Cabbage nutrition facts

Cabbage nutrition facts

Do you ever wonder what would be the secret of Chinese people everlasting youthfulness? Yes…It is cabbage!

Rich in phyto-nutrient anti-oxidants, this cool season leafy vegetable belongs to the “Brassica” family, a broad family of common vegetables that also include brussels sprouts, cauliflower, bok choy, kale, and broccoli. It is one of the widely cultivated crops around the world.

 

Cabbage structurally consists of clusters of stiff leaves superimposed one over the other in compact layers, allowing it a round or globular shape. Several varieties are cultivated worldwide including green, purple, red, and savoy (loose-wrinkled leaves).

Health benefits of cabbage

  • Fresh, dark green-leafy cabbage is incredibly nutritious; but very low in fat and calories. 100 g of leaves provide just 25 calories.
  • The vegetable is a storehouse of phyto-chemicals like thiocyanates, indole-3-carbinol, lutein, zea-xanthin, sulforaphane, and isothiocyanates. These compounds are powerful antioxidants and known to help protect against breast, colon, and prostate cancers and help reduce LDL or “bad cholesterol” levels in the blood.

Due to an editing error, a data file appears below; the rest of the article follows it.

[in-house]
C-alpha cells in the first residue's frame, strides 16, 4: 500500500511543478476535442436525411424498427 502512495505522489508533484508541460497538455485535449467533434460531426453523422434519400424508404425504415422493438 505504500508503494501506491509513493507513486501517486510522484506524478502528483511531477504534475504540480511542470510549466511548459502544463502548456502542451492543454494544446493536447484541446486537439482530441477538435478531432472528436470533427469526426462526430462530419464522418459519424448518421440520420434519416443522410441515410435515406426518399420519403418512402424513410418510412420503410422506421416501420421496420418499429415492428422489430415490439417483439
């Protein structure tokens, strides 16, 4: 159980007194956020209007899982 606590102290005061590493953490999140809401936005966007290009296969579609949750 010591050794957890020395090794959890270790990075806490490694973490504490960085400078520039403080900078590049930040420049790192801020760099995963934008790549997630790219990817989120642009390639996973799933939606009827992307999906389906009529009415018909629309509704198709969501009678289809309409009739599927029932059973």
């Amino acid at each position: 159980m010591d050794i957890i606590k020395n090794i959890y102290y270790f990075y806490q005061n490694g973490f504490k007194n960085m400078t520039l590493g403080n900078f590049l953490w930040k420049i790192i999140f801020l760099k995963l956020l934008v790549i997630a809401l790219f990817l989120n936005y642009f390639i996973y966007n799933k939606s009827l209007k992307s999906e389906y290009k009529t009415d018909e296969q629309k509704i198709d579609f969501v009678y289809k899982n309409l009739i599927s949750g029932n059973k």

• Fresh cabbage is an excellent source of natural antioxidant, vitamin C. Provides 36.6 mg or about 61% of RDA per 100 g. Regular consumption of foods rich in vitamin C helps the body develop resistance against infectious agents and scavenge harmful, pro-inflammatory free radicals.
  • Total antioxidant strength measured in terms of oxygen radical absorbance capacity (ORAC value) is 508 µmol TE/100 g. Red cabbages contain more antioxidant value, 2252 µmol TE/100 g.
  • It is also rich in essential vitamins such as pantothenic acid (vitamin B-5), pyridoxine (vitamin B-6) and thiamin (vitamin B-1). These vitamins are essential in the sense that our body requires them from external sources to replenish.
  • It also contains a adequate amount of minerals like potassium, manganese, iron, and magnesium. Potassium is an important component of cell and body fluids that helps controlling heart rate and blood pressure. Manganese is used by the body as a co-factor for the antioxidant enzyme, superoxide dismutase. Iron is required for the red blood cell formation.
  • Cabbage is a very good source of vitamin K, provides about 63% of RDA levels. Vitamin-K has the potential role in bone metabolism by promoting osteotrophic activity in them. So enough vitamin K in the diet gives you healthy bones. In addition, vitamin-K also has established role in curing Alzheimer’s disease patients by limiting neuronal damage in their brain.

 


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